Hyperphosphorylation of tau is analogous to this neuron room crumpling around you and the cables are not able to traffic things from side to side. This is what happens to your brain when you have hyperphosphorylated tau. In a nutshell, there is some serious dysfunction happening in your brain.
What does this mean? Well most of us know that when somebody has Alzheimer’s, there is a neurodegenerative process at work. There are also other neurodegenerative diseases such as Parkinson’s frontotemporal dementia, etc. These diseases all cause areas of the brain to atrophy in different ways and then experience resulting symptoms. For instance, Alzheimer's affects the memory and other closely surrounding areas. Alzheimer’s is due to Beta amyloid plaques but also there is hyperphosphorylated tau like in CTE.
Note in the image above that different diseases affect different areas of the brain. What Dr. Omalu discovered with CTE was that this hyperphosphorylation of tau was found particularly in the frontal lobes.
Note and compare in the image below, the varying stages of CTE and Alzheimer's.
Generally we all understand that we can lose a few brain cells, but when you lose many brain cells in a specific area it is only natural that you will start developing correlating symptoms. “Clinically, impulsivity, explosivity, depression, memory impairment, and executive dysfunction most commonly occur in CTE...” 13 With CTE, though, there also seems to be different manifestations of these symptoms based on the age range of the patient.
A younger age group manifest primarily emotional and behavioral symptoms while older age groups primarily experience dementia symptoms.
Younger individuals overall are now manifesting neuropsychological symptoms, or memory related symptoms that they shouldn’t have, just due to heavy hitting sports.
Annals of Neurology published one of Dr. McKee’s latest studies “Duration of American Football Play and Chronic Traumatic Encephalopathy”.11 In this recent study they stated “In total, 223 of 266 participants met neuropathological diagnostic criteria for CTE. More years of football played were associated with having CTE (odds ratios [OR] = 1.30 per year played.”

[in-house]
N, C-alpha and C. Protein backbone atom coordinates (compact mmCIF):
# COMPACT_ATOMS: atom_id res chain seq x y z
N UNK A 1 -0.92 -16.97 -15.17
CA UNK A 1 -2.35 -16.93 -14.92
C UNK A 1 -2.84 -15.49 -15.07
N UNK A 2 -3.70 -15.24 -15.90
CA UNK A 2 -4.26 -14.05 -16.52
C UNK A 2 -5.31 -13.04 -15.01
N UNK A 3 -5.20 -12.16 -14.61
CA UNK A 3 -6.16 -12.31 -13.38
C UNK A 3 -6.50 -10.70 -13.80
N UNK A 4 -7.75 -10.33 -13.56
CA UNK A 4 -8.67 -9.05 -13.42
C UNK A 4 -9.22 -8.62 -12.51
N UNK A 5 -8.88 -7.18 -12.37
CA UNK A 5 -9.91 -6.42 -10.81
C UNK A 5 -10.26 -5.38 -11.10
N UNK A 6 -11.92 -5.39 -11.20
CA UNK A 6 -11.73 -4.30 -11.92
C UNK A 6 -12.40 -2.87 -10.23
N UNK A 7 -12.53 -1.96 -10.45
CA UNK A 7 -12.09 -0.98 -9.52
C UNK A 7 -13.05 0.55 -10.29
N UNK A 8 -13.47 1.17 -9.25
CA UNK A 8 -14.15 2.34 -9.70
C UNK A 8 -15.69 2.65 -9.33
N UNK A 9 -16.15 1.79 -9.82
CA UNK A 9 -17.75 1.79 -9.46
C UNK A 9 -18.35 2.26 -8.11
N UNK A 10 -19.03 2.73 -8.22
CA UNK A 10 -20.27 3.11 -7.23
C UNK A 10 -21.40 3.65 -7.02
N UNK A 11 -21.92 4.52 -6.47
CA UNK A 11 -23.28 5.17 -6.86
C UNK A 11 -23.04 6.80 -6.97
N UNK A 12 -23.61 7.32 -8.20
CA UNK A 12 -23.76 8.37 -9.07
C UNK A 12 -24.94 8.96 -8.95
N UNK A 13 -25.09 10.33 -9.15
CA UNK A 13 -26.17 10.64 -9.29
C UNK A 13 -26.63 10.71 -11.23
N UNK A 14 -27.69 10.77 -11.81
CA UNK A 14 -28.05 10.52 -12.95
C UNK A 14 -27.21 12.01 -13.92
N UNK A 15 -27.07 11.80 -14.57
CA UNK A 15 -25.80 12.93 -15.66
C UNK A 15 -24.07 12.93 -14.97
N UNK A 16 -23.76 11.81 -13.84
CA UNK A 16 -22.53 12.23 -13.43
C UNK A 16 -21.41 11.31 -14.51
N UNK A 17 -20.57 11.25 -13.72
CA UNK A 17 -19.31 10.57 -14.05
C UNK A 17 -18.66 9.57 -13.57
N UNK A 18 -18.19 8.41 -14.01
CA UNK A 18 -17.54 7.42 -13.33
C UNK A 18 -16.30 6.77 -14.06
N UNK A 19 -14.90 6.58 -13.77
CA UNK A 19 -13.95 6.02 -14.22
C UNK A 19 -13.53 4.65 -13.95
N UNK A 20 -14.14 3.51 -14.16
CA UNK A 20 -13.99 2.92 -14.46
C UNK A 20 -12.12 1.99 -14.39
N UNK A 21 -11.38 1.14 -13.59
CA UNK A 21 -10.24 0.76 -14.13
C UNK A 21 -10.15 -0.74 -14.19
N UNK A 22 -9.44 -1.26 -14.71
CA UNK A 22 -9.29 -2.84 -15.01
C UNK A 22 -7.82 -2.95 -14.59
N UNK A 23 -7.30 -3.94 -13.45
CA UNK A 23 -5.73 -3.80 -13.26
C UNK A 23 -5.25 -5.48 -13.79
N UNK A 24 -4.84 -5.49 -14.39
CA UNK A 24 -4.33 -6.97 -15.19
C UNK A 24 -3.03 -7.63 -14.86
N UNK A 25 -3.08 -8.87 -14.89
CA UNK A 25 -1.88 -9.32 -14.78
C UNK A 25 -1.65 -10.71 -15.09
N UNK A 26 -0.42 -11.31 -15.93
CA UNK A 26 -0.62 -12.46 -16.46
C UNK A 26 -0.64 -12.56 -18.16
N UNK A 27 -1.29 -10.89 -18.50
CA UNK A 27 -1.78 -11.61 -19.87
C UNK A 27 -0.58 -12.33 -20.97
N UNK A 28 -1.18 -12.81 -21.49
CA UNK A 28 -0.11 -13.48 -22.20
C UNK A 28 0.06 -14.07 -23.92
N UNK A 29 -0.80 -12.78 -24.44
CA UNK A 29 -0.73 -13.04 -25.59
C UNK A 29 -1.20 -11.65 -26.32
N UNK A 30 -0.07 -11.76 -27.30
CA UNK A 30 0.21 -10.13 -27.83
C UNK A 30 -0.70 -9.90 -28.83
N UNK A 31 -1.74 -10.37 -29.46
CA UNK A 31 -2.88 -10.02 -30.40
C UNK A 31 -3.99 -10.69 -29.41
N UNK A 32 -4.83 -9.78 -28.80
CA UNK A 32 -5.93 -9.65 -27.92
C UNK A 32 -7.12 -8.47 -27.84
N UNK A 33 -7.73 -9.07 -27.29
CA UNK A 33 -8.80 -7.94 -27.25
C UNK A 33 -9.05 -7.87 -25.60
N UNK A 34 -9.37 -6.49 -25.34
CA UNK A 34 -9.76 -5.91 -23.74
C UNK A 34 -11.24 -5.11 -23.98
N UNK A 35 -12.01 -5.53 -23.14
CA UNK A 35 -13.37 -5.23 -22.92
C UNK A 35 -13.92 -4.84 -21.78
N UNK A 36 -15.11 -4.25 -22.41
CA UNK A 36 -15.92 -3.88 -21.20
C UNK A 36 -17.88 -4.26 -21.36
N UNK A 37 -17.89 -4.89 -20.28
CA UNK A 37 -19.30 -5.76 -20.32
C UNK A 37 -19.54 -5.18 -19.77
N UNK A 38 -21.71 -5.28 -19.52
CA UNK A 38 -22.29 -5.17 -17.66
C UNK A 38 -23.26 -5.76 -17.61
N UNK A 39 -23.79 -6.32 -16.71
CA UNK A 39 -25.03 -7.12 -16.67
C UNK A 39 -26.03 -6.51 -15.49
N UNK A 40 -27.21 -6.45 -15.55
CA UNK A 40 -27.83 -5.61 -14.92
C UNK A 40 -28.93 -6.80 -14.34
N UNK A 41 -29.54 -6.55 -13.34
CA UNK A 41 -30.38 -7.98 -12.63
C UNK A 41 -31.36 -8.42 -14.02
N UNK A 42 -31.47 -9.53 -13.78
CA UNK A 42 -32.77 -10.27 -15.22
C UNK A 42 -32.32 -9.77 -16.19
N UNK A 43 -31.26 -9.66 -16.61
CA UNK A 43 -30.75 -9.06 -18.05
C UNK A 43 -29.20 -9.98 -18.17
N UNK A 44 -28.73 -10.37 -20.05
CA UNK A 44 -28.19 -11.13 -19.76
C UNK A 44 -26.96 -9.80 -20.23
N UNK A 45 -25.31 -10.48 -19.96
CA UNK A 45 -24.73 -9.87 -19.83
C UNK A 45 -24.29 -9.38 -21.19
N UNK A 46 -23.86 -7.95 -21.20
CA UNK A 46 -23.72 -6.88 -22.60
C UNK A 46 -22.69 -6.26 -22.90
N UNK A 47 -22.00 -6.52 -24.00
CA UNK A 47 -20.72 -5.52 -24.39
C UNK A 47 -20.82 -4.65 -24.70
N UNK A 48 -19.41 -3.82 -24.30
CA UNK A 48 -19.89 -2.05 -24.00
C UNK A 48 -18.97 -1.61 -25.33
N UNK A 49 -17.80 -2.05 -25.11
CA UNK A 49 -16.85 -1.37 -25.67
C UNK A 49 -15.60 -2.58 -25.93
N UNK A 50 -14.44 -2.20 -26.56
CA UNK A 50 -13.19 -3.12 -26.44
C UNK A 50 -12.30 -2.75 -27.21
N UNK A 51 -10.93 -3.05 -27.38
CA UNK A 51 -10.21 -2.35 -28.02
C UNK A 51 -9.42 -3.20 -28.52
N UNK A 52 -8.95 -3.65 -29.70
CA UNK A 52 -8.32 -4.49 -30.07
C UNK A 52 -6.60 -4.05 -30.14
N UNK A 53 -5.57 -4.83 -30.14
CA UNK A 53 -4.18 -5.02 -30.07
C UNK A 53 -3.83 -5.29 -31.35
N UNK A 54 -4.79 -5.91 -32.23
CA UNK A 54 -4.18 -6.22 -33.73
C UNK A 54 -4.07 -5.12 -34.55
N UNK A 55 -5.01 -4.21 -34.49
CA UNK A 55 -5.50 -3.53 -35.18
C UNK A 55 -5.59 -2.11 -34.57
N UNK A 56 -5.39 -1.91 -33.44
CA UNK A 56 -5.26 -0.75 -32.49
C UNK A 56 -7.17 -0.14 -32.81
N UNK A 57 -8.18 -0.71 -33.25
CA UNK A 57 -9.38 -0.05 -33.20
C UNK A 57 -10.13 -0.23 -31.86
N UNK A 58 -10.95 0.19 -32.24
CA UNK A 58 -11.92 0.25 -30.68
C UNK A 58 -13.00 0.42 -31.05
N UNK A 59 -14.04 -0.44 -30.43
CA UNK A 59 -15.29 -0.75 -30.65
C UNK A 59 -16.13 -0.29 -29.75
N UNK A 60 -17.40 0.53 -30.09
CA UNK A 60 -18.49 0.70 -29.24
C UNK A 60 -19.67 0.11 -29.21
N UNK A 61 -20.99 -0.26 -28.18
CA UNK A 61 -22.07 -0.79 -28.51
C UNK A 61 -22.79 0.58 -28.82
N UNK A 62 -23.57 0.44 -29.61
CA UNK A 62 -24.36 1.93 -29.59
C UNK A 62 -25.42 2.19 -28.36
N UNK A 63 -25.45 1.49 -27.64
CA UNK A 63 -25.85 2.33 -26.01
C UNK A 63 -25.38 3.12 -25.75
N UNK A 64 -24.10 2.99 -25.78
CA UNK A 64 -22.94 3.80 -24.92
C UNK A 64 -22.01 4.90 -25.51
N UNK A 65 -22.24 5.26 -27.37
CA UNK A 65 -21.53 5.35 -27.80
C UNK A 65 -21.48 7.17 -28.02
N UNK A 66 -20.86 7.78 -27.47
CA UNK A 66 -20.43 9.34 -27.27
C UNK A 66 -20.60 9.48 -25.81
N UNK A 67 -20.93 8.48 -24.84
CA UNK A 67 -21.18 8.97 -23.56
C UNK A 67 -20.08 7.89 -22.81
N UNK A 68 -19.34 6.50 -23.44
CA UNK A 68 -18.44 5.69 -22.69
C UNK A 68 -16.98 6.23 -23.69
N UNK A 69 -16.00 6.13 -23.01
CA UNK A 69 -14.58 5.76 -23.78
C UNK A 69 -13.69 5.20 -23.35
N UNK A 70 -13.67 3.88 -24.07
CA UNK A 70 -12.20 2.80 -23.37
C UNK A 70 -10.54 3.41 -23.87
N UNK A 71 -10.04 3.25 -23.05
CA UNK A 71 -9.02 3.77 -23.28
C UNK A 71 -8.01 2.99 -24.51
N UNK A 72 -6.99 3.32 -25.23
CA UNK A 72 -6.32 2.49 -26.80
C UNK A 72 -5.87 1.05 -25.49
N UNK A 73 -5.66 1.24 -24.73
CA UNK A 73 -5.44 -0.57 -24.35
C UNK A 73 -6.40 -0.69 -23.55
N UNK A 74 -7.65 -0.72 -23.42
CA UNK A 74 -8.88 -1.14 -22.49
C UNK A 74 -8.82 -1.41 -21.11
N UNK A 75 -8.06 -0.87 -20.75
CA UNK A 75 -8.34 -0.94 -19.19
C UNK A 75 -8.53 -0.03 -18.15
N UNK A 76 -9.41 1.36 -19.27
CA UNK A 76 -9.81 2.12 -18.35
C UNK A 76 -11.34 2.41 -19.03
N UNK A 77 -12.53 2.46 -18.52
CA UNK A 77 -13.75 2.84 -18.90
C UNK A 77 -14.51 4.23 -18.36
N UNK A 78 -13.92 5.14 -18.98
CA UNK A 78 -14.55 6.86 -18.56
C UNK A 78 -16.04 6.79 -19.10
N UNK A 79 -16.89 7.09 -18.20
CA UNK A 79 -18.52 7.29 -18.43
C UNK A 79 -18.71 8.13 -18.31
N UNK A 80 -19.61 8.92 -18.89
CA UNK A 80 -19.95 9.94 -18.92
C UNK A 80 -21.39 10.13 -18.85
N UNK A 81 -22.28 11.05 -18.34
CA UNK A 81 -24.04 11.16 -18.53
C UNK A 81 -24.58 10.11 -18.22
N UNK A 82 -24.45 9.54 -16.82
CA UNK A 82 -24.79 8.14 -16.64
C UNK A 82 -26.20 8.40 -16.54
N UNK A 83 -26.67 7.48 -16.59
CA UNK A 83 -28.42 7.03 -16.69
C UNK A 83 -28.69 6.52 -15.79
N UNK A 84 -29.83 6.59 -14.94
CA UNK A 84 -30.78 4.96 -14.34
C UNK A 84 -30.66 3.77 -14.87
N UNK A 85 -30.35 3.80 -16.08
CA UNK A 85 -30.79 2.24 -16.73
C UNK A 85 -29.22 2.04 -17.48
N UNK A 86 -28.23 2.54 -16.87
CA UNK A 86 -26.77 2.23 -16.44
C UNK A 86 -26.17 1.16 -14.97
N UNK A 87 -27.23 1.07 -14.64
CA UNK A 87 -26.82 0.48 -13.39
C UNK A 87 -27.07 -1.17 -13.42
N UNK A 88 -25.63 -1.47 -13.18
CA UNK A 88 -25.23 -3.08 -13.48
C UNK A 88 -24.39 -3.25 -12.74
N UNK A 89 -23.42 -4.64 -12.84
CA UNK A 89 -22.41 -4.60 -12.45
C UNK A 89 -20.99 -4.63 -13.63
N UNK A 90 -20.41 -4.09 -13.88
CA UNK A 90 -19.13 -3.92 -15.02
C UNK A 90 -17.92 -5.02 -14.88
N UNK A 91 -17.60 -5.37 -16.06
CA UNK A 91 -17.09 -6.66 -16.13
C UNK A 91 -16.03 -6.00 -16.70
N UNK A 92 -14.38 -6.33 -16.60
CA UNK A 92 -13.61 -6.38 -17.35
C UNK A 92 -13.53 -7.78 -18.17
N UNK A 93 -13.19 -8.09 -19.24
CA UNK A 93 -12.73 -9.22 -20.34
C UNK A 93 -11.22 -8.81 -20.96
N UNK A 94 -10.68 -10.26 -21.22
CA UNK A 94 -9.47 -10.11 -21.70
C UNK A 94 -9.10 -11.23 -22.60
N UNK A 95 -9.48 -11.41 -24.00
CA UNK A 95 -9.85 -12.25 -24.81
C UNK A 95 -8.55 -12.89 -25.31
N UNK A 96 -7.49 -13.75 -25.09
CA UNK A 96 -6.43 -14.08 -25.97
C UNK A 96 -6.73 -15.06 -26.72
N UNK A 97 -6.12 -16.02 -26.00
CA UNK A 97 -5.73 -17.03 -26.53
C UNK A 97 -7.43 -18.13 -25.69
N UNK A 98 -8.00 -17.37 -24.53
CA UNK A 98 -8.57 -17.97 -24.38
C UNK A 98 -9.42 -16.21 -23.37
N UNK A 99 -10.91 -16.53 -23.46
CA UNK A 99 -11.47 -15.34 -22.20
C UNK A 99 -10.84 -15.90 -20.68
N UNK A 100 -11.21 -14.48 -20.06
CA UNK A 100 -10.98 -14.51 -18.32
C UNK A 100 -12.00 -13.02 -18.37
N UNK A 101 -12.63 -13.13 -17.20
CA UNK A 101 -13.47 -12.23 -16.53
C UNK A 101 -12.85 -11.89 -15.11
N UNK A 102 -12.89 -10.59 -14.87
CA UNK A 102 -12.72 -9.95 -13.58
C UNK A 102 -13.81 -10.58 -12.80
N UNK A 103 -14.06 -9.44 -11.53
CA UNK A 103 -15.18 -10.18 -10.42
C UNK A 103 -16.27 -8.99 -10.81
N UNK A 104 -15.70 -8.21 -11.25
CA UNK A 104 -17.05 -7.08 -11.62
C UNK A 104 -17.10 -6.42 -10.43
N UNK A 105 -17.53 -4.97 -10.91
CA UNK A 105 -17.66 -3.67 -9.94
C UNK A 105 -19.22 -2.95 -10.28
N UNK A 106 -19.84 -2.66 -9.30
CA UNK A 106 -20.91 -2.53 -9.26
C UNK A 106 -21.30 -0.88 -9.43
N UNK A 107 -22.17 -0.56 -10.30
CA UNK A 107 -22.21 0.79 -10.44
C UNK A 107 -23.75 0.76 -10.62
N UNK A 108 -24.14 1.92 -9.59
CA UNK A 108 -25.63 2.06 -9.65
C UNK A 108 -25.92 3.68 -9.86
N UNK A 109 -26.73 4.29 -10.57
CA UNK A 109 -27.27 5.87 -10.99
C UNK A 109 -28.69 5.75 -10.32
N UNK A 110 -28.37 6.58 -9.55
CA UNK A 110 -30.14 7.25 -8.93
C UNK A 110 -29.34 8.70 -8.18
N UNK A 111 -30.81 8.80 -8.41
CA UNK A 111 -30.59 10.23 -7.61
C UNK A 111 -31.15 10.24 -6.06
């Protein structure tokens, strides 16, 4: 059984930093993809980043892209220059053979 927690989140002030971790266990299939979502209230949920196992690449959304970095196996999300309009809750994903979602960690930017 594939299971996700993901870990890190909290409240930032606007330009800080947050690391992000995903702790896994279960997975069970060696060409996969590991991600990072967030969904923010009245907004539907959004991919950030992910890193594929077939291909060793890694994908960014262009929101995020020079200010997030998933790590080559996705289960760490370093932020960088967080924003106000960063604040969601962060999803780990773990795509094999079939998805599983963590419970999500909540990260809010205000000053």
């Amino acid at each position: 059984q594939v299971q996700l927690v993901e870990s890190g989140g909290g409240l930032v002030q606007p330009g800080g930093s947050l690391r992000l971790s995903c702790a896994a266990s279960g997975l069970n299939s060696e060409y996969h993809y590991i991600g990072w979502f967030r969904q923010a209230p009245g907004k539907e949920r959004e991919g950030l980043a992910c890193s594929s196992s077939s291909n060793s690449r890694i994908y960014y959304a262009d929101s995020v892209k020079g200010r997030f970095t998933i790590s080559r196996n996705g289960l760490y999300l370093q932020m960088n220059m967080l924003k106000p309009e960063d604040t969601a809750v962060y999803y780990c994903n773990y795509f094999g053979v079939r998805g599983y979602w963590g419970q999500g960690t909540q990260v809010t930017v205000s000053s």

Basically the odds of having CTE doubled every two years of football played. This is highly significant! Also, in essence, the more subconcussive head impacts, the more association of CTE after death.
In the diagram below, note images B and C. Image B is what normal tissue should look like. The maroon spots in C are the accumulation of hyperphosphorylated tau protein. In image E, note the mild deposition versus severe in image F.
This over accumulation of hyperphosphorylated tau is what Dr. Mckee consistently sees in the majority of the brains of retired football players among others.
In her study, “Among 202 deceased former football players (median age at death, 66 years [interquartile range, 47-76 years]), CTE was neuropathologically diagnosed in 177 players (87%; median age at death, 67 years [interquartile range, 52-77 years]; mean years of football participation, 15.1 [SD, 5.2]), including 0 of 2 pre–high school, 3 of 14 high school (21%), 48 of 53 college (91%), 9 of 14 semiprofessional (64%), 7 of 8 Canadian Football League (88%), and 110 of 111 National Football League (99%) players. Neuropathological severity of CTE was distributed across the highest level of play, with all 3 former high school players having mild pathology and the majority of former college (27 [56%]), semiprofessional (5 [56%]), and professional (101 [86%]) players having severe pathology.” 13
Let’s reiterate: 3 out of the 14 high schoolers were diagnosed with CTE and 110 of 111 NFL players were diagnosed with CTE. Of the 111 players, 101 were diagnosed with severe pathology. This is notable.
The study goes on, “Among 27 participants with mild CTE pathology, 26 (96%) had behavioral or mood symptoms or both, 23 (85%) had cognitive symptoms, and 9 (33%) had signs of dementia. Among 84 participants with severe CTE pathology, 75 (89%) had behavioral or mood symptoms or both, 80 (95%) had cognitive symptoms, and 71 (85%) had signs of dementia.” 13